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January 21, 2013

photo(3)Snow is drifting around this morning, the kind that covers the pavement before you can see it starting to turn the tops of the tallest weeds white.

Out here in the rural, we are well into the stage of making plans with contingency plans in case we can’t get somewhere on the day. We watch the forecast, congratulate each other on getting somewhere before or long enough after snow falls, and turn on the gas logs each night for a bit of light and comfort.

Tonight I’ll be out in the wind chill advisory weather carrying my violin case; a good thing that even people like me, who resist wearing socks–let alone gloves–until the very last minute, now have gloves in the pockets of our winter coats; I have an extra-insultated parka that gets me through the winter.

The idea of a forecast is a gloomy one for the next two months. Looking ahead is a mistake. Waiting is hard, too, though, as in this poem by Karin Gottshall:


I remember, before the snow started,
thinking I wish it would start. The sky darkened

shadow on shadow. The cats, as usual,
slept through the morning. Then snow so heavy that even

my father, who was a kind of Noah—all resolve and solitude,
cabinetry and salt—couldn’t have steadied me. I remember—

and this was back when the sham fortune-teller sat
turning over cards, saying you will be lonely

thinking it could be worse. Thinking loneliness
is nothing more than a cotton slip

and uncombed hair. A path you dig in the snow
once the snow has stopped. Thinking then let it begin.

But it’s not going to begin here. There are no dramatic shadows in the sky, just dull white. There will be no heavy snow, no paths to dig. Just a rim of something frozen at the edges of everything, and three or four layers to add to the cotton slip. If hair could get combed at the end, what’s the point when collars and hoods are going to brush over any shine that ordinarily I might be inclined to muster up?

Things are beginning . . . there’s an inauguration today. Right now, though, I do not feel a part of anything beyond my whitening driveway.

11 Comments leave one →
  1. January 21, 2013 6:00 pm

    Hope you enjoy your snow, although it sounds like quite the ordeal in America. Ours is going now and was not close to as much as you’ll probably have.

    • January 22, 2013 8:31 am

      Oh, when I said tops of the weeds, I meant that this kind of dry snow that drifts around when it’s very cold sits on top of the tallest blades, not that it amounts to anything. I’ll have to get a picture; it’s not going away anytime soon.

      • January 22, 2013 3:13 pm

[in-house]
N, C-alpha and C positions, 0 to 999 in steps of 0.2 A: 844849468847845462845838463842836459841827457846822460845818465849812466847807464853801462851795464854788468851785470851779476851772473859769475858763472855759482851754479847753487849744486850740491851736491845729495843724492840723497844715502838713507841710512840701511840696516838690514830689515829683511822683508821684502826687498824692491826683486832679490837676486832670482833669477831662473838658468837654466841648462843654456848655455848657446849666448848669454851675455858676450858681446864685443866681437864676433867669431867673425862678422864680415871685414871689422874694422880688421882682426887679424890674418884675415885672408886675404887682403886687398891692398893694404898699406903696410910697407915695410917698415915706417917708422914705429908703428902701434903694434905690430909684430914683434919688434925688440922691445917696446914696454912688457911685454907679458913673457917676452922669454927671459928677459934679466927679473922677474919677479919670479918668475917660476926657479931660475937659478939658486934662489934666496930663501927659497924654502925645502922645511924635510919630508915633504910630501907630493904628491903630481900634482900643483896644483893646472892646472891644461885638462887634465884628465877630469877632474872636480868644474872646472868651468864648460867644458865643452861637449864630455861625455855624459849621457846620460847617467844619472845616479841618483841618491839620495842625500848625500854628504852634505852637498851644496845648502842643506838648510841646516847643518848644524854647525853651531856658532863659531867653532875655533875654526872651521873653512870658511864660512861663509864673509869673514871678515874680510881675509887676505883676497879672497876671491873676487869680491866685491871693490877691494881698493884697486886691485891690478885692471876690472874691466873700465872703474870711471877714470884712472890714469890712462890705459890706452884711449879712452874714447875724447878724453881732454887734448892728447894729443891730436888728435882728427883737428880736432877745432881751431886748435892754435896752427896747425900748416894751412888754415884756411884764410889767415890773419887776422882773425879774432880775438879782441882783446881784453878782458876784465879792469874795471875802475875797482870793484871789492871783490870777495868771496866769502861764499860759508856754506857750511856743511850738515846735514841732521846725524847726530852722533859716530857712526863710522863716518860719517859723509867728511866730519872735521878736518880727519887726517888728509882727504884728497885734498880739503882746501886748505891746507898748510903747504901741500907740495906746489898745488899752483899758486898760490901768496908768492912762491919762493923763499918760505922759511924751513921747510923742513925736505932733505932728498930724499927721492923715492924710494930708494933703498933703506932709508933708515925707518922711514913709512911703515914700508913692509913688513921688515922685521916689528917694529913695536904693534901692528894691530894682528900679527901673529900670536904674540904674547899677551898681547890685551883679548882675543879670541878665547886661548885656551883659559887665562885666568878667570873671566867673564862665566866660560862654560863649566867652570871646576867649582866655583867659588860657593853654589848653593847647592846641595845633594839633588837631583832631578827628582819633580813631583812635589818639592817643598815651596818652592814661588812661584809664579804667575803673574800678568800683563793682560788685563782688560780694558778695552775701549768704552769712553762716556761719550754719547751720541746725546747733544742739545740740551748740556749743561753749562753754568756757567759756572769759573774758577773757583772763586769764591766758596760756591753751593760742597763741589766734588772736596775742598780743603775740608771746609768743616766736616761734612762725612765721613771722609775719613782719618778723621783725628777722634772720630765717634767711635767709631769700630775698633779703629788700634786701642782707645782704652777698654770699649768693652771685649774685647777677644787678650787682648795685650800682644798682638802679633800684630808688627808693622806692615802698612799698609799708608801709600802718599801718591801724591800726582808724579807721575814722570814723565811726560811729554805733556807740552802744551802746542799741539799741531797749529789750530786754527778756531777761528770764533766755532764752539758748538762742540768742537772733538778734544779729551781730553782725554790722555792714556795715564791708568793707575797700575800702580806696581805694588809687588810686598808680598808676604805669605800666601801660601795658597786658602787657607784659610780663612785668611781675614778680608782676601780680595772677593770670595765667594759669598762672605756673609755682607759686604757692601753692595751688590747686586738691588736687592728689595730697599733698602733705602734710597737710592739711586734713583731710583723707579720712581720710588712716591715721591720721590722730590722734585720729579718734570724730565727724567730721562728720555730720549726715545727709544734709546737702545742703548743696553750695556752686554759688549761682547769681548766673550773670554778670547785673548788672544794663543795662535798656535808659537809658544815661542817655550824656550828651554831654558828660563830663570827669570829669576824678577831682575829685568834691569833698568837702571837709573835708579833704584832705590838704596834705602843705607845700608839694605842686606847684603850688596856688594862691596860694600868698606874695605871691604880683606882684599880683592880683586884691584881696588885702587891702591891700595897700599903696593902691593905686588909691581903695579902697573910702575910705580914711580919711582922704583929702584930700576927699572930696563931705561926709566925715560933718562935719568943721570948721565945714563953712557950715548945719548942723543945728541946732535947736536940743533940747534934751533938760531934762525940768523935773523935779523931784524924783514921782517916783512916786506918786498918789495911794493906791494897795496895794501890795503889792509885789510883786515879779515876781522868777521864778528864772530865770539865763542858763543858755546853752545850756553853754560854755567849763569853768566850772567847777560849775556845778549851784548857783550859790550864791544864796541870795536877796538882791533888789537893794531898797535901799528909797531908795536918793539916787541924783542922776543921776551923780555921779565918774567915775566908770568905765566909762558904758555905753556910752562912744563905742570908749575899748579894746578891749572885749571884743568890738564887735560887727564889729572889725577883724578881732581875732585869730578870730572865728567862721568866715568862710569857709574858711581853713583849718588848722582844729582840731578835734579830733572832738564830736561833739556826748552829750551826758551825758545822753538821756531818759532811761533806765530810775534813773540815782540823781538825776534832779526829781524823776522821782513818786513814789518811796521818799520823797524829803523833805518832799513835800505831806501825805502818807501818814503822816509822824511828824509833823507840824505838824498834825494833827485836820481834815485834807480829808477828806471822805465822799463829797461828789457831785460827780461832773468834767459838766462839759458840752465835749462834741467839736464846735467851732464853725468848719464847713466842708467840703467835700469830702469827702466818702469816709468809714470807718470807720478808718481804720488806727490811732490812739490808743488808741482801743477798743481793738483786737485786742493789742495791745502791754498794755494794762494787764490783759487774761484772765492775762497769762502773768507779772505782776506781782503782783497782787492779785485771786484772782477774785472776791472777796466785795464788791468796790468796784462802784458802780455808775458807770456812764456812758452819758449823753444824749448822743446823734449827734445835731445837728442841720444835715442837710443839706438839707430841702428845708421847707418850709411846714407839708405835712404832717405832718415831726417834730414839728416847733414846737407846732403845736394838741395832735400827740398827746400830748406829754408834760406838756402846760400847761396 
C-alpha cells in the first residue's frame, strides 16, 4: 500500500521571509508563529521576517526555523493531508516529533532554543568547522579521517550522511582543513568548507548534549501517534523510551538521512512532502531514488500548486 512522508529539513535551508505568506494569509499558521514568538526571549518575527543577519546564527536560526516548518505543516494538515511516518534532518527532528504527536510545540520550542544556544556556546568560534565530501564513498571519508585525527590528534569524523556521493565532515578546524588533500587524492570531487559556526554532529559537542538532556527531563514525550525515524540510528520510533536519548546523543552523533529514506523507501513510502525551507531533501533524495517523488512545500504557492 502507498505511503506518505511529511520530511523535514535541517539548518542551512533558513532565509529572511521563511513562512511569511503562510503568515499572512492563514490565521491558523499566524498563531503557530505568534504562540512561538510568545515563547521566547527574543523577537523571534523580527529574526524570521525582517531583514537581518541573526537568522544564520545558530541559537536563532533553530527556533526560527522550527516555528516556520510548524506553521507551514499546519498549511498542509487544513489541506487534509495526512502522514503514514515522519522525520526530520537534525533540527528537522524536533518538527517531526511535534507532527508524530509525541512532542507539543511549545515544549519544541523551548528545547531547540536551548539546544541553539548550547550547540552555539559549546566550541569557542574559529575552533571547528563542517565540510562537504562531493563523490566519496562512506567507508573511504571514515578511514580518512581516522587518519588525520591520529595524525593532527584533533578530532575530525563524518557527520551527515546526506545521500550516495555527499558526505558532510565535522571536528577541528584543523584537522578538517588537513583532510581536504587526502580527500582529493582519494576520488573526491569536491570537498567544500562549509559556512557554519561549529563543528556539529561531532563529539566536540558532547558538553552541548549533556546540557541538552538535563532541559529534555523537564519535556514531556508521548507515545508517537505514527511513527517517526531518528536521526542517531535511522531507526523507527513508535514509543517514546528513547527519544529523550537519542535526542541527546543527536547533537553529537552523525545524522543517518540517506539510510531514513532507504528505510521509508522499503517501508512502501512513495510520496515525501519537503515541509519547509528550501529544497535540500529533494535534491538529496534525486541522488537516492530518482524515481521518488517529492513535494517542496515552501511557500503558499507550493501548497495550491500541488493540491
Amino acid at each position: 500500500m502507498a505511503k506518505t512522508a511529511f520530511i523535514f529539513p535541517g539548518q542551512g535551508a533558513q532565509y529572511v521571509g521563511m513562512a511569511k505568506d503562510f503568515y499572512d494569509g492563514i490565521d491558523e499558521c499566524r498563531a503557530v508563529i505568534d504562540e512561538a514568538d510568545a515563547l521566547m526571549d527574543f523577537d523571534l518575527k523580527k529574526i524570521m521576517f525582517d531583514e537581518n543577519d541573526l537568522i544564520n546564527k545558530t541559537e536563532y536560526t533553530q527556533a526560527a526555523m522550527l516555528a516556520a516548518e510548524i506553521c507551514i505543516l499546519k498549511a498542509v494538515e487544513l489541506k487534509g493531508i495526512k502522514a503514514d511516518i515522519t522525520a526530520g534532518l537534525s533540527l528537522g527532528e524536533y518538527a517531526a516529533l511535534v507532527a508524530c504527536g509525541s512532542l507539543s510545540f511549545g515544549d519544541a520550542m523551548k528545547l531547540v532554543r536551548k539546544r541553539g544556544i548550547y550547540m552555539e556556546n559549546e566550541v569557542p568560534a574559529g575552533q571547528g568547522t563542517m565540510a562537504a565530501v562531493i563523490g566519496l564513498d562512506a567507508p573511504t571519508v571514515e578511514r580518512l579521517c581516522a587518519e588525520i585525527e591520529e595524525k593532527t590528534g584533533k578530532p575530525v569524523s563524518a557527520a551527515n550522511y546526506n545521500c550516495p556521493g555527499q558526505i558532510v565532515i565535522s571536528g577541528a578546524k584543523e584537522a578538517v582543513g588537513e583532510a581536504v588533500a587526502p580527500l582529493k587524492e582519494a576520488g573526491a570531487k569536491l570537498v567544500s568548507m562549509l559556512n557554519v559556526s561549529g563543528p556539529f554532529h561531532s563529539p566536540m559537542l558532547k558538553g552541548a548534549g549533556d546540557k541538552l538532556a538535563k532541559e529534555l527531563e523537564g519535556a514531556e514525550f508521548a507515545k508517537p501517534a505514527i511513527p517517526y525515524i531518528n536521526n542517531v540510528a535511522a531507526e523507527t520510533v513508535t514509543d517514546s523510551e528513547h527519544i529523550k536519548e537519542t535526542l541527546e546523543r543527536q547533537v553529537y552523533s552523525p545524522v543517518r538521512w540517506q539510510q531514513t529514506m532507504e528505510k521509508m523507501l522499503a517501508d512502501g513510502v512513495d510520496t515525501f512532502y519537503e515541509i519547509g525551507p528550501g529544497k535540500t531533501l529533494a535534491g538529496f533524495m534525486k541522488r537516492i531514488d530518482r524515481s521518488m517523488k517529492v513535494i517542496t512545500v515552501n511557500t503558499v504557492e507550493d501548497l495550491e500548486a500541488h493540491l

Updated with a picture of a campus sidewalk from today. Yesterday’s snow has kind of settled into the cracks and around the grass.

  2. January 22, 2013 2:43 pm

    Brrrrr! You made me shiver while I read this post – and I’m in California!

    Actually, that doesn’t really mean much as we’ve been having freezing temperatures nearly every night for weeks. The frost on my neighbor’s roof looks like snow every morning, and hangs on ’till nearly noon some days. We haven’t had it as bad as the rest of the country, but yeah, cold.

    • January 22, 2013 3:14 pm

      Misery loves company, so I’m kind of glad I made you shiver.

  3. January 22, 2013 8:55 pm

    Oh I really liked that poem … and your post had a very poetic feel to it as well.

    • January 23, 2013 7:38 am

      Glad you liked it! My very soul is frozen, so perhaps that makes me sound poetic in the manner of early 20th-century poets who drank too much and complained.

  4. January 23, 2013 7:46 am

    Brrrrrrr. Today, I will be battling against the chill outside by putting pies to bake in a hot oven.
    LOVED the part “a kind of Noah—all resolve and solitude, cabinetry and salt”

    • January 23, 2013 8:44 am

      Baking pies sounds like a good remedy against the cold.
      I will be trudging around in my big parka and clunky boots, but after one such trudge I get hot tea while I have a meeting with an Art Historian.
      That is a good line about “a kind of Noah.” I’m so glad you singled it out.

  5. January 23, 2013 6:51 pm

    Oo, I love that poem. What a perfect way to describe that state of mind. I have to say that I’m feeling a bit that way myself. The first winter I was here was very cold and snowed constantly, and although last winter was mild, I have it in my head that I’m living in borrowed time before the snow starts here this year. And I wish exactly that it would start — though of course I know it’s unlikely to be the volume you’re envisioning!

    • January 23, 2013 7:37 pm

      When my kids were little and living in the north was even more of a novelty to me, we would read Virginia Lee Burton’s picture book Katy and the Big Snow. I think I am always waiting for the big snow this time of year, one that will stop everyday activities and make the relentless cold more interesting.

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